The Bold and Bewildering Curiosity of Alexander von Humboldt

If you’re like many Americans, the name Alexander von Humboldt may  trigger only a fuzzy sense of recognition, if it registers at all. Although he was world-renowned at the time of his death in 1835, the Prussian explorer and naturalist -- most famous for his travels through South America -- has mostly faded from the general consciousness in the U.S. It’s a shame, because his story is a wild one.

I knew very little about Humboldt when I started researching an article in honor of his 250th birthday this year. As I learned more, a fascinating character emerged. One aspect of his personality stood out to me: his almost reckless curiosity.

Humboldt shocked himself with electric eels to see what happened. He crawled into dangerous tunnels in underground mines to test safety equipment he had designed. He risked altitude sickness, disease, and crocodile attack in his trek through the Americas.

One of the scholars I talked to called Humboldt’s curiosity and awe childlike. As the parent of a young human being who likes to jump on furniture, run through crowded spaces, and grab new objects with little regard for potential bodily harm, this characterization seemed spot on to me.

Humboldt’s curiosity may strike some as extreme, but I found it very endearing, perhaps because it is so human.

By someone else…

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The Apollo 16 space vehicle is launched on April 16, 1972. Reporter Peter Gwynne covered 11 crewed Apollo missions, including Apollo 16.  

NASA

Apollonian Experiences, by Peter Gwynne

This summer, news outlets around the country recognized the 50th anniversary of America’s first crewed mission to the moon.

Inside Science ran several stories about the history and future of human spaceflight. My favorite was reporter Peter Gwynne’s personal recollections of his time covering the Apollo program for the Boston Herald Traveler and Newsweek.

Peter writes about the sights and sounds of a rocket launch, from the roar that shook the bleachers as the first manned Apollo mission ascended, to the way Apollo 17 -- the last crewed trip to the moon -- lit up a dark sky as it sped toward the heavens in the pre-dawn hours. He gives a glimpse of the tools of the trade for reporters at the time, including rotary phones and Western Union telegraphs, that now seem quaint. And he imparts a sense of the pressures and privilege of his journalistic duties.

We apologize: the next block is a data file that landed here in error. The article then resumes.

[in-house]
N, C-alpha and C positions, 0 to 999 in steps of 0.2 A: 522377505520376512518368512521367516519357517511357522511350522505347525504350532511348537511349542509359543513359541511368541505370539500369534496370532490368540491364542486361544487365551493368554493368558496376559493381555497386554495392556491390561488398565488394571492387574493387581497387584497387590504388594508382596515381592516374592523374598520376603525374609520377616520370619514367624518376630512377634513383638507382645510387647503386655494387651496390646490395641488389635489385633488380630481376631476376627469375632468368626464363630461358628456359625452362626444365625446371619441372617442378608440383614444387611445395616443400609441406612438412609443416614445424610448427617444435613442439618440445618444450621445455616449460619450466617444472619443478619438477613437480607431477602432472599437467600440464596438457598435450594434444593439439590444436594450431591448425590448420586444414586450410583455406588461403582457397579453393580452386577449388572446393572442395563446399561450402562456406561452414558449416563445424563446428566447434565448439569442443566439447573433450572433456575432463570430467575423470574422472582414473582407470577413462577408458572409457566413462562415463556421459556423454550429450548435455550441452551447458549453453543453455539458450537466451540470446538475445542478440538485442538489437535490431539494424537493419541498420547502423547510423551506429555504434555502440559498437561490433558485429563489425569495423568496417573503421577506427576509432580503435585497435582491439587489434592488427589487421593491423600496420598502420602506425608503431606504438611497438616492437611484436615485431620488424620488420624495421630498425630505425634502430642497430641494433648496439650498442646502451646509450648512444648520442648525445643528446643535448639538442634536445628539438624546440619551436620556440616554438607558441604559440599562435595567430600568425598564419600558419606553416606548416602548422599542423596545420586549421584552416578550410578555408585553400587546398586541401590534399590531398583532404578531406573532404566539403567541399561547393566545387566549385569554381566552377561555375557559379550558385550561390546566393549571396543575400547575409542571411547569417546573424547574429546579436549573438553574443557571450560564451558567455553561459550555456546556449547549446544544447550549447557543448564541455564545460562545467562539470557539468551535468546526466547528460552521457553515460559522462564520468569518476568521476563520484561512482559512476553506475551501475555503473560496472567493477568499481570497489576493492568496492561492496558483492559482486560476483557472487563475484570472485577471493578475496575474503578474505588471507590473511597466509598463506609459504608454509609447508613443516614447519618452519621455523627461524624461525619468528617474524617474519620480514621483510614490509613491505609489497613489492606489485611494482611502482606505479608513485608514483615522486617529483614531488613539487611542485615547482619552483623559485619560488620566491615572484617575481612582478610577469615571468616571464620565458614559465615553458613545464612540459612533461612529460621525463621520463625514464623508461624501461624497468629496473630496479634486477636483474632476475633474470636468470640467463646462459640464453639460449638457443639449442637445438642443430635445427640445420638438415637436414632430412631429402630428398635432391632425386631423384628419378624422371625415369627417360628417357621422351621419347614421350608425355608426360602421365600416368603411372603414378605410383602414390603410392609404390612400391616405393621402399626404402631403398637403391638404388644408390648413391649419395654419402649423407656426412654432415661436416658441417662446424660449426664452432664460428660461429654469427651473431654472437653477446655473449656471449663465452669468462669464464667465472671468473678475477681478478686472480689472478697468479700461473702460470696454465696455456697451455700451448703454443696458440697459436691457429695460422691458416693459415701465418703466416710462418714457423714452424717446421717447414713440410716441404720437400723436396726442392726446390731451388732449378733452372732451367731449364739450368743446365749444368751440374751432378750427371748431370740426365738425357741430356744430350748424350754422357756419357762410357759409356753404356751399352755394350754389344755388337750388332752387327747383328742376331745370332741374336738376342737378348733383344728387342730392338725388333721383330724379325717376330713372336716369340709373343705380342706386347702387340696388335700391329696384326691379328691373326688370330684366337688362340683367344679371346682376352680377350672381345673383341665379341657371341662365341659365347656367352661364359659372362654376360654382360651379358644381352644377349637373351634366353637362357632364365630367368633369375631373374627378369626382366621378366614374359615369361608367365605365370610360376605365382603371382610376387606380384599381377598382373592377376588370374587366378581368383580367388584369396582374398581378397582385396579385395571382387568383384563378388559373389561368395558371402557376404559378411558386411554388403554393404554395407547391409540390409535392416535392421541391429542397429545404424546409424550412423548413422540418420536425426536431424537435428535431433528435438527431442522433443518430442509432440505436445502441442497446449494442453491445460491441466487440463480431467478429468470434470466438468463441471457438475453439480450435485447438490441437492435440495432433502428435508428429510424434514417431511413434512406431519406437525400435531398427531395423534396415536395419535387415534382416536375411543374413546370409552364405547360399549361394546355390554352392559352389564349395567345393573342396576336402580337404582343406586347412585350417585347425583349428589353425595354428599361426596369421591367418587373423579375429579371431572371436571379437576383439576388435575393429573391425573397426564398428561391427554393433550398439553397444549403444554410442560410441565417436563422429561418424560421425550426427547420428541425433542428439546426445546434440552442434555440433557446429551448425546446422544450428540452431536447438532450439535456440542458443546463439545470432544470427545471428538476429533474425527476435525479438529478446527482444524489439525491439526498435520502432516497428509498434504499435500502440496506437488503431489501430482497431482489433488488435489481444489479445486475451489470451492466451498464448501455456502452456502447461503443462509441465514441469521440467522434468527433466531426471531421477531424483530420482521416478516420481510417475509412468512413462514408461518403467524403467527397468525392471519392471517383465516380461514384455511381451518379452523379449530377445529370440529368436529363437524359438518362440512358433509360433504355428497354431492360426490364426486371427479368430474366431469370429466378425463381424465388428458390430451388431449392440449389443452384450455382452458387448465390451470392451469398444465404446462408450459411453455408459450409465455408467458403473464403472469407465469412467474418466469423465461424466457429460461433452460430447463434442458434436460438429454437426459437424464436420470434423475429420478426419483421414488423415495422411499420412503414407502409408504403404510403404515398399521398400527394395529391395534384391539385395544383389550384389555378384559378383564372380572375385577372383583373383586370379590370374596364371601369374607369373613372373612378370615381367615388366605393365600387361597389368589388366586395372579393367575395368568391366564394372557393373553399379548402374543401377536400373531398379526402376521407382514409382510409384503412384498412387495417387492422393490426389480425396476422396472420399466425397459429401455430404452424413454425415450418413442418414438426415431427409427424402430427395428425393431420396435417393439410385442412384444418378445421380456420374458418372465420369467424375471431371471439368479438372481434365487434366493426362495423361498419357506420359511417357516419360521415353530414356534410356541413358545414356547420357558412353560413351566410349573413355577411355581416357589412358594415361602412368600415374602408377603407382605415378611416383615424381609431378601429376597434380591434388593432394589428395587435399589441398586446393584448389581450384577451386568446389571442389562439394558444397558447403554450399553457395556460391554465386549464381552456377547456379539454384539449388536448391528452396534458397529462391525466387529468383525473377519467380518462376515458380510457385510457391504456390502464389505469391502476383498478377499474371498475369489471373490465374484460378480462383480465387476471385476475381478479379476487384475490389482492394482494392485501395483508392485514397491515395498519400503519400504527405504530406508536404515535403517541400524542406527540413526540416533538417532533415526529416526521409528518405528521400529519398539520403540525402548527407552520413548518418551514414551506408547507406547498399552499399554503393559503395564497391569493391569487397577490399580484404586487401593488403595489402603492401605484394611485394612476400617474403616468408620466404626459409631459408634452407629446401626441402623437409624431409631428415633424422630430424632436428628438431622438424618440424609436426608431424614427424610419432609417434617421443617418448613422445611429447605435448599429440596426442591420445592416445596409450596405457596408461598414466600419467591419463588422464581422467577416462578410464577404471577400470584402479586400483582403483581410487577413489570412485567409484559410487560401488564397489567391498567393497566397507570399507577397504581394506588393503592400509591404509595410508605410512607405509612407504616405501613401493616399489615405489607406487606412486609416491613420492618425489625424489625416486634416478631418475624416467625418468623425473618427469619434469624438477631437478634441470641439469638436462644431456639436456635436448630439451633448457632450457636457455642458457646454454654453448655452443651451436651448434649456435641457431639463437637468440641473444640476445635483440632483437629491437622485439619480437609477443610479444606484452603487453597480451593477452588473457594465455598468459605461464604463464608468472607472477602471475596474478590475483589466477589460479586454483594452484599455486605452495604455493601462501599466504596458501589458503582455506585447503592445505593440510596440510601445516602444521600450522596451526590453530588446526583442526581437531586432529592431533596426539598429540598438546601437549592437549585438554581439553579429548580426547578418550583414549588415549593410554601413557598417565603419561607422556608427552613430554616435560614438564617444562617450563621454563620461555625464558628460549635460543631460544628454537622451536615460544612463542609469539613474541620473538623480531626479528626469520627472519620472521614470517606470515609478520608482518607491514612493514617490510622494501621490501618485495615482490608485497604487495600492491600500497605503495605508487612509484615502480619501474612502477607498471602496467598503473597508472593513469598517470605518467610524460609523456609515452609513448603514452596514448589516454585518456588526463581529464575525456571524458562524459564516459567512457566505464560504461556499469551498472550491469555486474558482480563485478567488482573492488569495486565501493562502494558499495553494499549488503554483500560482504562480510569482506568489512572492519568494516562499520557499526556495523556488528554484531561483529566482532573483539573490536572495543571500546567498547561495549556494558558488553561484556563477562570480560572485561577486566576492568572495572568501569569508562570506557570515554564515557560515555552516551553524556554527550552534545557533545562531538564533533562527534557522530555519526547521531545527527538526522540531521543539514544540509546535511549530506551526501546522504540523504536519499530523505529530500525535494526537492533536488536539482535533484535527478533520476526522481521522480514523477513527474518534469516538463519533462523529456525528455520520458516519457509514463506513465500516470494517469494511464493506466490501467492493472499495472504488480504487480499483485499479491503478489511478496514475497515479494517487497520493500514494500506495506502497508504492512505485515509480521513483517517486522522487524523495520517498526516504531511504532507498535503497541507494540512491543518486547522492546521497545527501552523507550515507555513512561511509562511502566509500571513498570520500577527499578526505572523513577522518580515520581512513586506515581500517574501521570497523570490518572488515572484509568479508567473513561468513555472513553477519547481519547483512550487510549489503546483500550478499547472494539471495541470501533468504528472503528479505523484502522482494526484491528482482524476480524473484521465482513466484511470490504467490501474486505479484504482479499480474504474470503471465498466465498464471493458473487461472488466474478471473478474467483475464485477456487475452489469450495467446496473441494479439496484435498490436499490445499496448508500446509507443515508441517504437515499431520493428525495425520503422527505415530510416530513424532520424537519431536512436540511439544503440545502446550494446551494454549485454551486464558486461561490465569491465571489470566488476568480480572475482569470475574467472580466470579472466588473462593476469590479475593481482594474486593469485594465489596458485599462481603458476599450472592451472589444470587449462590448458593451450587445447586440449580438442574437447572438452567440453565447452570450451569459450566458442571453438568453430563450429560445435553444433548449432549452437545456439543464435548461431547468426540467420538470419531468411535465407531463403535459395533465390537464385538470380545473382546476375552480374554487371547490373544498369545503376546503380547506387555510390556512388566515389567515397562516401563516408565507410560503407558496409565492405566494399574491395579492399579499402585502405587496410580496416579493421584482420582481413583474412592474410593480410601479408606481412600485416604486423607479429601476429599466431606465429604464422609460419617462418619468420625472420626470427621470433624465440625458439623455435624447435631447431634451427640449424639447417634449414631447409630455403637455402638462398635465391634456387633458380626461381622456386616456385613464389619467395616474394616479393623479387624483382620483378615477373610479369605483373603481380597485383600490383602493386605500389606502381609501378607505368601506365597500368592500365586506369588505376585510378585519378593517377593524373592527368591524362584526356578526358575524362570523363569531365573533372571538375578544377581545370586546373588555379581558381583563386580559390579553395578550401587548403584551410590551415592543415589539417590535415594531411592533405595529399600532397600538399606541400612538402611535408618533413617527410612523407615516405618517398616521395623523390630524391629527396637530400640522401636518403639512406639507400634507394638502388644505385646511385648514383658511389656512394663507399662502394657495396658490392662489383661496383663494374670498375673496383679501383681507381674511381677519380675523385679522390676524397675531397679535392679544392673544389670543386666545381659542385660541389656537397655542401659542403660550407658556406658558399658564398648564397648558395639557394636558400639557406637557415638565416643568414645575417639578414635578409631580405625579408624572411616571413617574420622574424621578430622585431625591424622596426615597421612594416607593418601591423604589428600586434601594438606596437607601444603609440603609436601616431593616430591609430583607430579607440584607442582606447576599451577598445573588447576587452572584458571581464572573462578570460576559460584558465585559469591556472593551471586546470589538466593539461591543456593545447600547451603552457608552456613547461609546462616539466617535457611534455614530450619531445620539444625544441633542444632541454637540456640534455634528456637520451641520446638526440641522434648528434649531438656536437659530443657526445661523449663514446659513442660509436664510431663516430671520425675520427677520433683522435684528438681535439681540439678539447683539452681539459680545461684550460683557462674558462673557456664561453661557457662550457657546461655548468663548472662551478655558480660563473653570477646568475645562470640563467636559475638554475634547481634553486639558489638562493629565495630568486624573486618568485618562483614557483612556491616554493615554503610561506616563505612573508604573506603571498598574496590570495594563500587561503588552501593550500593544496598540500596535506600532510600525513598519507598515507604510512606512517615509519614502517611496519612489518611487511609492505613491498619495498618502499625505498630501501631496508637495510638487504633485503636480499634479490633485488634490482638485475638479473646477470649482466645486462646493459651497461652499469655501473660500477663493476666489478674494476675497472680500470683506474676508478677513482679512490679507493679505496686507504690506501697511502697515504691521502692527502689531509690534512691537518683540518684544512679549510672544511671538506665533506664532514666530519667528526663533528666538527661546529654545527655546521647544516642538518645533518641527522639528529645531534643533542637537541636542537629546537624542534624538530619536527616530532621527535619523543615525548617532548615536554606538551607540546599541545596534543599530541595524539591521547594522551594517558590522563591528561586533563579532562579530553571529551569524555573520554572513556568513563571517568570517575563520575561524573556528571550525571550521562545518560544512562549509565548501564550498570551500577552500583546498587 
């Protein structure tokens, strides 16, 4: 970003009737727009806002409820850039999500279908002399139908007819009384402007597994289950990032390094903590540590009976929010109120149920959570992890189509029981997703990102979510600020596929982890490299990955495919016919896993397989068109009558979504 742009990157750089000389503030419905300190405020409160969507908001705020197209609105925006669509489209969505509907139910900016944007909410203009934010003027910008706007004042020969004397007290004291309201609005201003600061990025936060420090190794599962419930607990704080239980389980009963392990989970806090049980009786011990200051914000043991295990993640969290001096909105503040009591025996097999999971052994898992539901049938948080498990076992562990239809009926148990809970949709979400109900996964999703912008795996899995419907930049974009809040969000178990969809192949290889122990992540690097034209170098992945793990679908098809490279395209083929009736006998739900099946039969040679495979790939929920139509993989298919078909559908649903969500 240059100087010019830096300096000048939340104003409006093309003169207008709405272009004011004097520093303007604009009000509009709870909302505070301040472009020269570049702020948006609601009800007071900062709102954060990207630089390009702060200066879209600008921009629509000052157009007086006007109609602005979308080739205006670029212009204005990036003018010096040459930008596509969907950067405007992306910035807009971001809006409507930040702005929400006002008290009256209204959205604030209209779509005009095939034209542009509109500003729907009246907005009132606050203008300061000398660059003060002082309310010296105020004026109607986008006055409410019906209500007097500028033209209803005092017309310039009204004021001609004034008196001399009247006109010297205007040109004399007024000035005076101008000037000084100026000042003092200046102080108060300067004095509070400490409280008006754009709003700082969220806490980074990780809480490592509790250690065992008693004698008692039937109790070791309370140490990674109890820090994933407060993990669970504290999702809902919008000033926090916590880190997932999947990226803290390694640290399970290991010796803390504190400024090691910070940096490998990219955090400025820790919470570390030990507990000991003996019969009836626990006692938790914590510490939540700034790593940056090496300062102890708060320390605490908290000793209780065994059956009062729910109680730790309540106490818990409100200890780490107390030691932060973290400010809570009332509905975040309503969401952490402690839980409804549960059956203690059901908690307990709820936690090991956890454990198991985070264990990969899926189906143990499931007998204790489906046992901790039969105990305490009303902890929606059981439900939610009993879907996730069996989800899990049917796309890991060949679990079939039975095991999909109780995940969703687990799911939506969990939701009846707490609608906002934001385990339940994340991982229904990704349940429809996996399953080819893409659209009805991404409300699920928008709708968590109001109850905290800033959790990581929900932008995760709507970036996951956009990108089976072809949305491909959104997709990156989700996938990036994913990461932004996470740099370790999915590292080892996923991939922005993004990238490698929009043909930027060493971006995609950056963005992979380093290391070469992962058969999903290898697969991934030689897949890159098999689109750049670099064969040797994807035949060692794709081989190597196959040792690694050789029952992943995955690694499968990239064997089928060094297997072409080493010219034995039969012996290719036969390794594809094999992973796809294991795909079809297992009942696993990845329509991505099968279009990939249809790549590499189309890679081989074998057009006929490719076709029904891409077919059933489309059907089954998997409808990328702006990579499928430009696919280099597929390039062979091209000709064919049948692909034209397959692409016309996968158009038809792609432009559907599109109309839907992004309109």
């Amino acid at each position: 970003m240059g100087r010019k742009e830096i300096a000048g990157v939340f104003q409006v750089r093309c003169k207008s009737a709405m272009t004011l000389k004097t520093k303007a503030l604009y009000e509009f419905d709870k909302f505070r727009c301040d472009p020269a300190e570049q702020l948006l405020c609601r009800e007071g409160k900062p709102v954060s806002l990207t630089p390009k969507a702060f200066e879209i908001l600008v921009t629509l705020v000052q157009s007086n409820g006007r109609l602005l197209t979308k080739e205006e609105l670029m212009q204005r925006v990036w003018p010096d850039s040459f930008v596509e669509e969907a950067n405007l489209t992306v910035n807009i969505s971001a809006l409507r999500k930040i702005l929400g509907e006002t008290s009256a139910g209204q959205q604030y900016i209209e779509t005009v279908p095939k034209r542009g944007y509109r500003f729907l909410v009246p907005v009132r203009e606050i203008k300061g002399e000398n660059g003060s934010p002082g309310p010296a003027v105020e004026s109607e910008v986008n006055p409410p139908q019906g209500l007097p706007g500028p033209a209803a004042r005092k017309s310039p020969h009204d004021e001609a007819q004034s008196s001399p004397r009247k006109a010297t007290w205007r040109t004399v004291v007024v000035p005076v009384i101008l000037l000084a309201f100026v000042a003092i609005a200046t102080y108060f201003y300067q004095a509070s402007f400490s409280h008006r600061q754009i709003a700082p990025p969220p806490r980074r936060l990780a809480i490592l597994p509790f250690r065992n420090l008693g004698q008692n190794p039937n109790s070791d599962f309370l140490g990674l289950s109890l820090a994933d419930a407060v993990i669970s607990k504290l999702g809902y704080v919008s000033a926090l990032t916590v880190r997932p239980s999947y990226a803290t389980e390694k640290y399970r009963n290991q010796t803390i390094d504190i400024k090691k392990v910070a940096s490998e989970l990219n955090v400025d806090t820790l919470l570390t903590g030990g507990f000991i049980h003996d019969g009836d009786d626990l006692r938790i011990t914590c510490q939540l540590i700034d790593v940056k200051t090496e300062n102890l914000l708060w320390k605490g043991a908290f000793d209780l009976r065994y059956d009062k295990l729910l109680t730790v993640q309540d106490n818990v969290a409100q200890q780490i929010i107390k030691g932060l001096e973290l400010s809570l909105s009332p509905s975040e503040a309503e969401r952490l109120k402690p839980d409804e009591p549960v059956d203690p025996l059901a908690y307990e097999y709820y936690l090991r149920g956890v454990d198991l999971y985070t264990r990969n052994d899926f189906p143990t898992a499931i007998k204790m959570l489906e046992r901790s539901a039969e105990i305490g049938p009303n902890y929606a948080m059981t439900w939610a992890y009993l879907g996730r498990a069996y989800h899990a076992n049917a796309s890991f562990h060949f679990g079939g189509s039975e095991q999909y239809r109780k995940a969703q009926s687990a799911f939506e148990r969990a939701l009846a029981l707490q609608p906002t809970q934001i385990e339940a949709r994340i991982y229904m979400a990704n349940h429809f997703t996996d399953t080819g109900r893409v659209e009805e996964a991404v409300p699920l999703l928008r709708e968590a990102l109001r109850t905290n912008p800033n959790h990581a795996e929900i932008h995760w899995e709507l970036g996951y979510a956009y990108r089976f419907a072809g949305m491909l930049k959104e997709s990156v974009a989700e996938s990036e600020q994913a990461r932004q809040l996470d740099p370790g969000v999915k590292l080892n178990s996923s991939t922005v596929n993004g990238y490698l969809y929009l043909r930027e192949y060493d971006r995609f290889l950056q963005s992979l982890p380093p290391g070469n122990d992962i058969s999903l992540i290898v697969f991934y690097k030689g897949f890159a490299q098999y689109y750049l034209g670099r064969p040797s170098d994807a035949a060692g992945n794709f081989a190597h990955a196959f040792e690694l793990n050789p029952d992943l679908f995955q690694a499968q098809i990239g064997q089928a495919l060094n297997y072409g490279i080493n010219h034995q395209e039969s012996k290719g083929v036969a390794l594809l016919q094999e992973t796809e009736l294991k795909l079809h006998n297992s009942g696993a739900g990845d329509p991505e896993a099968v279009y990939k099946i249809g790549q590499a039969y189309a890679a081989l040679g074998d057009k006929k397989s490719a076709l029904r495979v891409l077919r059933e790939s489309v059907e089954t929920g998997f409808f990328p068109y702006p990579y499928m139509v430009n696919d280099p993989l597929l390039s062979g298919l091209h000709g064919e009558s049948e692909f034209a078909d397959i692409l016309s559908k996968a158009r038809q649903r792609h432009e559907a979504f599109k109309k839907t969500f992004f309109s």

I appreciated most the humility and gratitude with which Peter tells his story. The space program offered humanity a gripping tale of exploration and a sobering new perspective on our little planet floating in a vast, inky sea. Over time, the novelty of that perspective has worn off. Peter’s story reminded me of how meaningful it can feel to be a small part of something big.


From Yuen Yiu, Staff Writer

By Yuen…

Nobel-Face.jpg

From left to right, the average faces for past Nobel winners in physiology or medicine, physics, and chemistry.

Generated by Yuen Yiu using the online tool Smoishele by Olaf Janssen

The Face of the Average Science Nobel Prize Winner

I have seen these “average face” articles before, usually along the lines of “here’s what each nation’s average beauty pageant winner looks like.” I wanted to generate the average faces of Nobel Prize winners in the sciences -- even though I was pretty sure what those faces would look like. I also wanted to learn about the methodology used to generate these faces.

Originally, I thought that the faces could be generated by resizing and stacking transparent front-facing portraits and lining them up using facial features as reference points. I assumed with enough photos, the differences among the portraits would eventually even out. Boy, was I wrong.

Turns out you need to morph each face somewhat before lining them up. In short, you need to calculate the average position of every facial feature for all the portraits, before morphing and stacking them. For a large dataset -- more than 500 photos in my case -- it is practically impossible to be done by hand.

Luckily, there are a few free-to-use web tools that do the job. After trying out a few different ones, I found the one I used for the article. And as expected, the average face visually reflected the existing overrepresentation of middle-aged white males among past winners.

It was a lot of work for a pretty short story. But this is one case when the picture told the story.

By someone else…